A solitary wolf bit a 16-year-old-old boy sleeping outside his tent near Lake Winnibigoshish on Sunday, the first documented wolf attack in Minnesota history.
The unidentified boy, who is reportedly from Solway, Minn., stood up and kicked at the wolf, which then ran away, according to state wildlife officials.
The teenager, who was staying at a campground in the Chippewa National Forest, was driven to a hospital near Bemidji, where he was treated for a gash on the back of his head and canine punctures on either side of his face.
A 75-pound adult male wolf that matched the description provided by the boy and others at the campground was trapped and killed Monday morning by federal wildlife officials.
The wolf’s body was taken to the University of Minnesota veterinary school, where it is being tested for rabies and dissected. Investigators will collect DNA in an effort to match it to saliva samples on the victim.
“This is a rare occurrence,” said Tom Provost, enforcement manager for the Department of Natural Resources. He said there have been no other recorded cases in Minnesota of a wild wolf attacking a human, though it has occurred elsewhere in the United States and Canada, and more frequently in India.
The wolf that was killed Monday had a deformed jaw. The top and bottom were out of alignment, and it was missing a canine tooth, Provost said, meaning the animal likely had learned to survive by hanging around campgrounds.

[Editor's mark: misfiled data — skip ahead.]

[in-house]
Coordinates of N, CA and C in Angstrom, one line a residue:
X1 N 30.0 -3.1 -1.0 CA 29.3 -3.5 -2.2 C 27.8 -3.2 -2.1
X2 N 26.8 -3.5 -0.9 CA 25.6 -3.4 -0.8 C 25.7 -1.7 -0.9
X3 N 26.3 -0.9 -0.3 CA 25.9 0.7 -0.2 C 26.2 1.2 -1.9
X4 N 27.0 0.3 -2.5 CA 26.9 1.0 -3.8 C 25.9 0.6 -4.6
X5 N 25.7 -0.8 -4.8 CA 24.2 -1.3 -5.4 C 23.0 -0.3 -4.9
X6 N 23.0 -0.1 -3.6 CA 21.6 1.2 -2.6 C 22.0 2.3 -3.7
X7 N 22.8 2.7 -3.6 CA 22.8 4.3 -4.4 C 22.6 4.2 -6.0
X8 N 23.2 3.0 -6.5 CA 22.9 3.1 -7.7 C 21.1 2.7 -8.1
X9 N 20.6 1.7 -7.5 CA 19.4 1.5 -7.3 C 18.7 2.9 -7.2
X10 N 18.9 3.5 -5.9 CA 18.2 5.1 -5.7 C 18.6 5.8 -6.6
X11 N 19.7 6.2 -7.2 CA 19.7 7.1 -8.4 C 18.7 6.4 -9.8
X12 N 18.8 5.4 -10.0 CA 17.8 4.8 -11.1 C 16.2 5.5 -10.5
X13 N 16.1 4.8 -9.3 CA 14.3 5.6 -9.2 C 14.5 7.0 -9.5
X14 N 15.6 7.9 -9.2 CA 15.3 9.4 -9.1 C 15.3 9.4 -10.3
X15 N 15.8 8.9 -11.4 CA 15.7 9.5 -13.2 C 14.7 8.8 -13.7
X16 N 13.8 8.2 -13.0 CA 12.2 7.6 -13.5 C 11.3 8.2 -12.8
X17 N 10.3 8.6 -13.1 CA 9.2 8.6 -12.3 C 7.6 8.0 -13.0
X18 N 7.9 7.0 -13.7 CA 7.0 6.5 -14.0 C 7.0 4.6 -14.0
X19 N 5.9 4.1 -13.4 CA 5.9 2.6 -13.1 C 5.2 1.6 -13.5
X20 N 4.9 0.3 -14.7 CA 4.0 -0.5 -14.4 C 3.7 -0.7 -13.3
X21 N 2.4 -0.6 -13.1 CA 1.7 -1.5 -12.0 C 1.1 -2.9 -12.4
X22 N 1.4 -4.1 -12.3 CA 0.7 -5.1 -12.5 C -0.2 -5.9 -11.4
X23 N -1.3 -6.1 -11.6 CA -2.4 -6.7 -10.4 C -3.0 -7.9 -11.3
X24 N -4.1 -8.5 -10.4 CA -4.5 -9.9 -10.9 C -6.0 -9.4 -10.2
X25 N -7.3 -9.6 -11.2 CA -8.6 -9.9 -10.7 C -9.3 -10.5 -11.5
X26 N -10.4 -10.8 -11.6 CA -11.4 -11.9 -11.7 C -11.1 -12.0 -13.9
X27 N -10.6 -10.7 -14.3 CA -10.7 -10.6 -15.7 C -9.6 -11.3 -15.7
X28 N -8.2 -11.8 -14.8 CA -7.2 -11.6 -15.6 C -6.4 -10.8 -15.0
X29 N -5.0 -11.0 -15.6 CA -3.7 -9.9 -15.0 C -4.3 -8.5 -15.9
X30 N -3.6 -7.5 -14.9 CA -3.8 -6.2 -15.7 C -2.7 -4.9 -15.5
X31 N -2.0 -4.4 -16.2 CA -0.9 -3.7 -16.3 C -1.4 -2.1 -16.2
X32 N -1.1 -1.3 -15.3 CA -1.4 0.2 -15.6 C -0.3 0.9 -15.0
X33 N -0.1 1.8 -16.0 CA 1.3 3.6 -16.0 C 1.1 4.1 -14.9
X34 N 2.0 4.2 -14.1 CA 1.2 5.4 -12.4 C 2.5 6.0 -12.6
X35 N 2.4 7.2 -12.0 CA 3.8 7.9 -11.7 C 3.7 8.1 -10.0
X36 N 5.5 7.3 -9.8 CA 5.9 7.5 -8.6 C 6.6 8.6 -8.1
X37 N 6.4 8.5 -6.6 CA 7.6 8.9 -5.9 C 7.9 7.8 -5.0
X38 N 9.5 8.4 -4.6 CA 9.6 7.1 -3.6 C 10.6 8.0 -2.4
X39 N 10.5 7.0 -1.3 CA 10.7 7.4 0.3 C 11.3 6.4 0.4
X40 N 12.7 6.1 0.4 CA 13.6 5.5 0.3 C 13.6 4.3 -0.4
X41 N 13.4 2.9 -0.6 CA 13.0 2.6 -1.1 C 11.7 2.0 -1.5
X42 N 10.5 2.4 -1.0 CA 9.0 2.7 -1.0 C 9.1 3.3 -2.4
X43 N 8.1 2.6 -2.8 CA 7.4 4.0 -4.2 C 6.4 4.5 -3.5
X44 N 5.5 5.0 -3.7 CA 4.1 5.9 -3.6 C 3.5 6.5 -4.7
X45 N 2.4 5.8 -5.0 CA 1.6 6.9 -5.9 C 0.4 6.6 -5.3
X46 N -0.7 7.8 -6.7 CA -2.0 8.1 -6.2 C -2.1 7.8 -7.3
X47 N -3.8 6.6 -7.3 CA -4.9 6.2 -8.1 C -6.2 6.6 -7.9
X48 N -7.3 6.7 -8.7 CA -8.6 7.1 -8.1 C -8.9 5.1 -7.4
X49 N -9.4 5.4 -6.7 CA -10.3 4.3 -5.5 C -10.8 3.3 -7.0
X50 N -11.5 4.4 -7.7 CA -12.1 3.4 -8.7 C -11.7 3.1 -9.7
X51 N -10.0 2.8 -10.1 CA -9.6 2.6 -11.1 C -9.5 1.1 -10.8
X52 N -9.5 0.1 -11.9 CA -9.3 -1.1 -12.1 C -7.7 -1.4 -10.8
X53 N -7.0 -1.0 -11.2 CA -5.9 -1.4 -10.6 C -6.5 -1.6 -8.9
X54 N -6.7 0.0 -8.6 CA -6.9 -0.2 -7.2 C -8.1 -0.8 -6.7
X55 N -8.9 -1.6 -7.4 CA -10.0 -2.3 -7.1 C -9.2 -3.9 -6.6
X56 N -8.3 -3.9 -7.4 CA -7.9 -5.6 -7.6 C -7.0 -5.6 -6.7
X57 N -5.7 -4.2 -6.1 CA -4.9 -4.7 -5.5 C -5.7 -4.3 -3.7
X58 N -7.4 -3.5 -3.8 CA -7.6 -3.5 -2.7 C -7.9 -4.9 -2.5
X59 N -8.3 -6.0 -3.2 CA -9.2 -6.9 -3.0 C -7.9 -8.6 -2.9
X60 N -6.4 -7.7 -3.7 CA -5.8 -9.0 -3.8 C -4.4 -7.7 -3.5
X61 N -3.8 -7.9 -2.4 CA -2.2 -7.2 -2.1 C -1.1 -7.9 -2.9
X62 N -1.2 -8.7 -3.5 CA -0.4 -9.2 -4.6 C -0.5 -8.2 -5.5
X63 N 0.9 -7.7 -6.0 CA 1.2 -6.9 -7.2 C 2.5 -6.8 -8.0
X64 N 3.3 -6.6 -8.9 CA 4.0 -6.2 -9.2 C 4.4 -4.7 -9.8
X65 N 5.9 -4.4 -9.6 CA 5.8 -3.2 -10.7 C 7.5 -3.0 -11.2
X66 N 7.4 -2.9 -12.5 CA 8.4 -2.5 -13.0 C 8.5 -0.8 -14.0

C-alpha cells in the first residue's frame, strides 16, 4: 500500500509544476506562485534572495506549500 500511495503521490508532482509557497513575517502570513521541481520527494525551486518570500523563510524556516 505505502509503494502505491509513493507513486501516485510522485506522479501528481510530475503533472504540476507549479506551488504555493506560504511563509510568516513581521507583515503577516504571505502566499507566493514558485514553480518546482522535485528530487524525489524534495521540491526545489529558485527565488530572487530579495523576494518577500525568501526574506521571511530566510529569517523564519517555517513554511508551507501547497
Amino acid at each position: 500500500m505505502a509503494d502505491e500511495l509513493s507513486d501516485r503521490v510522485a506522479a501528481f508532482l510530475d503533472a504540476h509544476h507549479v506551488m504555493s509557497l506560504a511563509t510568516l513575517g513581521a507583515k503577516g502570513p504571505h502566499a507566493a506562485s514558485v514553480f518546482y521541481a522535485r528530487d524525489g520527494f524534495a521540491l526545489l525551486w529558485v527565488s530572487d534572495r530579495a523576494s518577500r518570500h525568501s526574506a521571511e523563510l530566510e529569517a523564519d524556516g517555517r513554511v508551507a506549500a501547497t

In order to hunt successfully, wolves must be able to exert tremendous force on their prey, Provost said. An adult wolf is capable of biting with a force of 1,000 to 1,500 pounds of pressure per square inch, a strength that makes it possible to chomp through a moose femur in six to eight bites. A German shepherd has a biting pressure of 750 pounds per square inch.
“It was trapped in an area where it was likely habituated to humans and had the ability to grab easy food,” he said. “That’s not normal behavior.”
In fact, other campers reported that the wolf was behaving in an entirely unwolf-like way. Normally, wolves stay away from humans and are rarely alone. Pat Tetrault, 28, was one of several people who saw the wolf in the campground Friday and early Saturday. His wife saw it by their truck. In the early morning, while the family of four and their dog were fast asleep, it bit through the wall of their tent.
“It was by where my son was sleeping,” Tetrault said. “He said he felt it go under the tent, and then lift it up. He thought it was pretty cool. Took him awhile to go back to sleep.”
About ten minutes later Tetrault said he heard shouting from the direction of where the teenager was bitten.
Provost said that the teenager was lying outside his tent when “unbeknownst to him a large canine approached him from the rear.” He woke up when the wolf bit his head, and it was a “struggle to free himself from its jaws,” Provost said. The boy confronted the wolf, but it fled only when he launched a kick at it.
Friends and members of his family provided rudimentary first aid, and then drove him to the hospital.
Wildlife officials evacuated the campground and set up a perimeter. One officer saw it on the road and took a shot at it, but missed. On Monday morning federal wildlife officials found the wolf caught in a leg-hold trap that had been set around the campground over the weekend, and shot it.